Selection of loci

STR markers with high heterozygosity values are beneficial in a multiplex assay as they increase the variability and reduce the chance of a random sample match [19]. This was an important parameter because fifty-nine human STR markers were screened against a panel of vervet monkey DNA samples. Eight STR markers were selected based on the following criteria: 1) heterozygosity values greater than 50%, 2) locus must have at least 4 unique alleles, 3) locus must be present in every sample tested, 4) locus must contain a tetranucleotide repeat, and 5) primers for each marker must amplify products in a functional multiplex. Eight human loci (D8S1106, D1S518, D6S1017, D17S1304, D4S2408, D5S1467, D19S245, and DYS389) met the criteria listed above and were incorporated into the vervet multiplex. D17S1304, D5S1467, and D19S245 were identified in the vervet genetic linkage map published by Jasinska et al. [31]. D1S518, D8S1106, and DYS389 were described by Newman et al. in a study utilizing human STR markers for vervet parentage determination [30]. D4S2408 and D6S1017 loci are included in a 26plex assay used for identification of human DNA samples [32]. Chromosomal locations for these markers were found by searching the National Center for Biotechnology Information (NCBI) UniSTS browser [33] for human STR markers. These human chromosomal locations were used to find regions of sequence similarity within the vervet reference sequence supplied by The Vervet Functional Genome Project using the UCSC Genome Browser [34].

Primer design

Primer3 software[35] was used to design PCR primers by inputing the downloaded concordant vervet sequences from the UCSC Genome Browser. The parameters for Primer3 were set to target primers with melting temperatures of 60°C. AutoDimer software was used to assess primer-dimer interactions and hairpin structures within the primers chosen for the vervet multiplex [36]. Forward primers were labeled with one of the following fluorescent dyes at the 5' end: 6FAM™ (blue), VIC™ (green), NED™ (yellow), or PET™ (red) (Applied Biosystems, Foster, CA). In some cases, an additional guanine base (G) or a "PIGtail" sequence (GTTTCTT) was added to the 5' end of the unlabeled reverse primers to promote complete adenylation (Eurofins MWG Operon, Huntsville, AL) [37] (Table 1).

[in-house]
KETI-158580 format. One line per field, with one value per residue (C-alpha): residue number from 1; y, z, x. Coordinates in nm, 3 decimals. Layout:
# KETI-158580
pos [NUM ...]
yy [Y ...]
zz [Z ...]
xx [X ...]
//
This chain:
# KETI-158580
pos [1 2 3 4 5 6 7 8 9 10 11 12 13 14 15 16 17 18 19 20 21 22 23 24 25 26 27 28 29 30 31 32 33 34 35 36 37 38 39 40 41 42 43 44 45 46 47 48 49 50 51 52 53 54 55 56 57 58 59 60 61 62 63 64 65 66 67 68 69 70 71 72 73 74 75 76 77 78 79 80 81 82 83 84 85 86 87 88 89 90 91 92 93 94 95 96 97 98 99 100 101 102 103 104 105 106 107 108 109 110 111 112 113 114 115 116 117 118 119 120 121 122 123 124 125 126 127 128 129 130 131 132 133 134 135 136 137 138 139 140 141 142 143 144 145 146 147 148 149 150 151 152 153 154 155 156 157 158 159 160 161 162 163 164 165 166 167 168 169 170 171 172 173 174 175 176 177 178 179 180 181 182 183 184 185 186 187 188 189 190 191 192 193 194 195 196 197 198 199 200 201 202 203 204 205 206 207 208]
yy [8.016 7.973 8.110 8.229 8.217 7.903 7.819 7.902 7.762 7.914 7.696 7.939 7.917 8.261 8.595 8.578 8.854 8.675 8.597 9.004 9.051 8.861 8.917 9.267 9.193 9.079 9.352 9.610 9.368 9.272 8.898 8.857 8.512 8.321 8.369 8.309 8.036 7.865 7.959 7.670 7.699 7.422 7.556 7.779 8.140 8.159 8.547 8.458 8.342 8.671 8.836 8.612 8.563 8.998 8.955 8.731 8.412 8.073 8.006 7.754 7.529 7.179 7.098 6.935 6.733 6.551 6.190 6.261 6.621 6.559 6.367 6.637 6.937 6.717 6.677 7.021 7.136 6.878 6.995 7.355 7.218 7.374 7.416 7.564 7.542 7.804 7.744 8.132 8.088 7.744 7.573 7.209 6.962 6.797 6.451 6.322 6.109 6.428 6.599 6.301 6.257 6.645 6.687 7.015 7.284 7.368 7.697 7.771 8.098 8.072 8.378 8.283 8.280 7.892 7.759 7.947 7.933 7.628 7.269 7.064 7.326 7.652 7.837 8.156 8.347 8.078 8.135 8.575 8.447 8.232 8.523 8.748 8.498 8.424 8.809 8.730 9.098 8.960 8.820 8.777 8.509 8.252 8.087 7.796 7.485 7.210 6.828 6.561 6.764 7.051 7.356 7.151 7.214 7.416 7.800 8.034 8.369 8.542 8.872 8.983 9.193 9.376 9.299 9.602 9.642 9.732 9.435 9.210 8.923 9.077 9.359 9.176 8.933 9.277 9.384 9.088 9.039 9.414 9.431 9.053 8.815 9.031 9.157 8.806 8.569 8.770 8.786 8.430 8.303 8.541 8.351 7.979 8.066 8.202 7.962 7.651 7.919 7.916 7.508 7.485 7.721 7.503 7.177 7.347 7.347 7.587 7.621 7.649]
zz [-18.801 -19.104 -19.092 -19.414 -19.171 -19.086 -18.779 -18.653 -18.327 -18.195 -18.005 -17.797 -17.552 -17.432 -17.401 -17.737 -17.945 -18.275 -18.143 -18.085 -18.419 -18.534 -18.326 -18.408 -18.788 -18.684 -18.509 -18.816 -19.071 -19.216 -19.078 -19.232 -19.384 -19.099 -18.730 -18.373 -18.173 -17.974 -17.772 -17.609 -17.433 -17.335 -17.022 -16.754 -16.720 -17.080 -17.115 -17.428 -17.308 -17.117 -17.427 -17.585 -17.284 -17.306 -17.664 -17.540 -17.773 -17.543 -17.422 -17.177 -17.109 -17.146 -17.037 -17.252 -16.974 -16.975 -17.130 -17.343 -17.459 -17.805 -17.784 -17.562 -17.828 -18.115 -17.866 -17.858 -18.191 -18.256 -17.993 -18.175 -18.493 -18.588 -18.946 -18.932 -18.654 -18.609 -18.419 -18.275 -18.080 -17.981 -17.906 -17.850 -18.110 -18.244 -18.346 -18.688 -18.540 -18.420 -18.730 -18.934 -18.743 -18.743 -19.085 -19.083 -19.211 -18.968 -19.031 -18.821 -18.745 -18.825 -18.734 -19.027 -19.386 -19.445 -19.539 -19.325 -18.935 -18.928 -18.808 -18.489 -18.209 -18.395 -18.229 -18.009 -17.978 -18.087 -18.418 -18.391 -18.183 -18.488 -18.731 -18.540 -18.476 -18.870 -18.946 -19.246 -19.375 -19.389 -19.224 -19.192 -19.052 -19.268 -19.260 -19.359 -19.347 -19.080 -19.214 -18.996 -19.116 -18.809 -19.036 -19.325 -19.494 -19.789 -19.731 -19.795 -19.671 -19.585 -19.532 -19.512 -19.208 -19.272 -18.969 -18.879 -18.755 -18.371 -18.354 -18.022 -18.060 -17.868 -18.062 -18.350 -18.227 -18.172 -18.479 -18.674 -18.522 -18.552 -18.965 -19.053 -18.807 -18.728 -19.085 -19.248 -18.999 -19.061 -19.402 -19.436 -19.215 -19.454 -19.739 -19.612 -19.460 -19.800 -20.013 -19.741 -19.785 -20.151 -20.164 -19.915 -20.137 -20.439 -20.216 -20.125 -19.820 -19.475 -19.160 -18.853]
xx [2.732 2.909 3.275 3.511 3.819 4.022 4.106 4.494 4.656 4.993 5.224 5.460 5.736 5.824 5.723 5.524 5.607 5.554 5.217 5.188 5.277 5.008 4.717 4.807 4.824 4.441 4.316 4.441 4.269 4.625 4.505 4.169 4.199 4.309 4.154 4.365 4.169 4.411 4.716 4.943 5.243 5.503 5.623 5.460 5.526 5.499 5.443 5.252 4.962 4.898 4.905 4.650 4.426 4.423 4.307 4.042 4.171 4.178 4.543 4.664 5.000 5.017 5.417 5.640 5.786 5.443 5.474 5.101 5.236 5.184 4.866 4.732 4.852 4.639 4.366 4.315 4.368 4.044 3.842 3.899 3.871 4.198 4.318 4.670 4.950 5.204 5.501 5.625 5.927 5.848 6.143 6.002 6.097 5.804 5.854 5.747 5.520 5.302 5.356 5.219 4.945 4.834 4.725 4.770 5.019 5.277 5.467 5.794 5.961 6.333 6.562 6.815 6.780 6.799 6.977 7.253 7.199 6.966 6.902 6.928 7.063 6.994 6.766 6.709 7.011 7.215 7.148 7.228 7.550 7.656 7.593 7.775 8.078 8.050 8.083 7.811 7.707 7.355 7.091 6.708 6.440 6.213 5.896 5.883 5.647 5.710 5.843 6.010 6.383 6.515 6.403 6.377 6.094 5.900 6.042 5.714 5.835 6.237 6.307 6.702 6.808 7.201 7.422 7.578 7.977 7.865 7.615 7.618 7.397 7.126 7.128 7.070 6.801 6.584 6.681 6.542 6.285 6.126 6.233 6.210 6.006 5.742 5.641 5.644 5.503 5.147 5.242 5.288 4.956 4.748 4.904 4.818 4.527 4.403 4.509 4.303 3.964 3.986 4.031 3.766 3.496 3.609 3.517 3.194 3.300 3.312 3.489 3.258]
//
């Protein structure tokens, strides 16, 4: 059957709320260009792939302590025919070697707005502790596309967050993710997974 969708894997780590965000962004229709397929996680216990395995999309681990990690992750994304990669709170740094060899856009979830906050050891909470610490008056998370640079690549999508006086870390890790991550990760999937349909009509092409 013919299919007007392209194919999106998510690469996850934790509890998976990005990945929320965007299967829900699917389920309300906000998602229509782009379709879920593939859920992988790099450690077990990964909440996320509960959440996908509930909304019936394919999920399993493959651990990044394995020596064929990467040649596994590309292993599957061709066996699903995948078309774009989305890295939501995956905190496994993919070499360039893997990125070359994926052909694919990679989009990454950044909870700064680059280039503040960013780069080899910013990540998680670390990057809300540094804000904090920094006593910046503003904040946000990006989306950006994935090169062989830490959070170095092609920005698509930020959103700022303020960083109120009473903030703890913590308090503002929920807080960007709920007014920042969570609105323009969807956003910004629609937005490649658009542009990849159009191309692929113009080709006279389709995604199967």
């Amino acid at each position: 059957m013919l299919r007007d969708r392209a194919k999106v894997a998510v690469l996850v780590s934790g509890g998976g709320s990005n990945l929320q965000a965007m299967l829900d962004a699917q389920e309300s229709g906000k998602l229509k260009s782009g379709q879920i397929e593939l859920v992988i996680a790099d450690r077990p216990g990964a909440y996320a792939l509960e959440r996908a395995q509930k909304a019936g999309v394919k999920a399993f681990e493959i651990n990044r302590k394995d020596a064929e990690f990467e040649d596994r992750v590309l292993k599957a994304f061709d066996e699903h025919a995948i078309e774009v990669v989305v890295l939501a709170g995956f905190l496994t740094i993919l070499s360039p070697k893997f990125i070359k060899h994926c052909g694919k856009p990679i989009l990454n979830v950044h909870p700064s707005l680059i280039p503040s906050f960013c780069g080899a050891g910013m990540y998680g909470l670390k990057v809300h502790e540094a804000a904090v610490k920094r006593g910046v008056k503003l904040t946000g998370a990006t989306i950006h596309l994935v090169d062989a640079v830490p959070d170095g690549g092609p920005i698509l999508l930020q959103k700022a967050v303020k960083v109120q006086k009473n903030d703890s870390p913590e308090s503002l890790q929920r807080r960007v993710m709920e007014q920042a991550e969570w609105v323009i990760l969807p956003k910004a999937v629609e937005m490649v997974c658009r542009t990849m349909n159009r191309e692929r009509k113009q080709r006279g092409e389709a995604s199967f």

Table 1

Primers used for STR amplification

STR Marker

Forward Primer (5'-3')

Reverse Primer (5'-3')

Primer μM

































Reverse primers that did not end in a guanine base at the 5'end were modified by adding an additional guanine (G) base or a "PIGtail" sequence (GTTTCTT) to the 5' end of the reverse primer (underlined) to promote complete adenylation [37]. Primer concentrations listed are final concentrations of forward and reverse primers in a 20 μL reaction volume. Primer concentrations were determined empirically based on peak height, DNA concentration, and number of cycles in the PCR program.

DNA and cell lines

Sixty vervet monkey genomic DNA samples were obtained from The Nonhuman Primate Research Center Consortium Genome Banks at the University of Washington. These samples originated from the Vervet Research Colony which is part of the Wake Forest University Primate Center and consists of descendants from fifty-seven original founders that were imported from Saint Kitts and Nevis in the mid-1970's. It has been a closed colony since the mid-1980's. Genomic DNA from hamster, rat, gerbil, mouse, pig, baboon, rhesus, and cynomolgus monkey were obtained from Zyagen (San Diego, CA). A total of ten human genomic DNA samples from NIST SRM 2391b (components 1, 3, 4, 5, 7, 8, 9, 10), AmpFℓSTR® Control DNA 007 (Applied Biosystems), and a highly characterized human DNA sample of male origin from NIST (N4124) were used for human reference samples. The following cell lines were obtained from The American Type Culture Collection (ATCC, Manassas, VA): Vero (CCL-81), Vero76 (CRL1587), COS-7 (CRL-1651), CV-1 (CCL-70), and HeLa (CCL-2) cells. Vero cells were grown in Minimum Essential Medium (MEM) Alpha (Invitrogen, Carlsbad, CA) with 10% fetal bovine serum (FBS) (Invitrogen, US origin, qualified), COS-7 and Vero76 cells were grown in Dulbecco's MEM (ATCC) with 10% FBS, and CV-1 and HeLa cells were grown in Eagle's MEM (ATCC) with 10% FBS. All cells were grown in a humidified 5% CO2 balanced-air atmosphere at 37°C. Vero 76, COS-7 and CV-1 cells were harvested at passage number 2 using 0.25% trypsin/0.53 mM EDTA solution (ATCC). Vero cells were harvested over a period of 6 months at passages 7, 14, 22, 35, 43, 58, 63, and 69 to study changes in the STR profile over high passage number. Trypsin activity was quenched by the addition of an equivalent volume of growth medium and one million cells from each cell line were counted using the Multisizer 3 Coulter Counter (Beckman Coulter, Brea, CA). The Wizard DNA Extraction kit (Promega, Madison, WI) was used to isolate DNA from harvested cells. DNA was quantified using a Nanodrop 1000 (Thermo Scientific, Wilmington, DE) at an absorbance of 260 nm.

PCR amplification

PCR amplification was performed on a Gene Amp 9700 or Veriti thermal cycler (Applied Biosystems, Foster City, CA). The reaction mixture of 20 μL contained 6 ng of vervet DNA, 1× GeneAmp PCR Gold buffer (Applied Biosystems), 2 μM MgCl2 (Applied Biosystems), 250 μM dNTPs (USB Corporation, Cleveland, OH), forward labeled and reverse primers (Table 1), 1 U AmpliTaq Gold DNA Polymerase (Applied Biosystems), and 0.16 mg/mL BSA (Sigma-Aldrich). PCR conditions for the multiplex assay are as follows: denaturation for 11 min at 95°C, amplification for 30 cycles of 45 sec at 94°C, 2 min at 59°C, and 1 min at 72°C, extension for 60 min at 60°C, and a final soak at 25°C.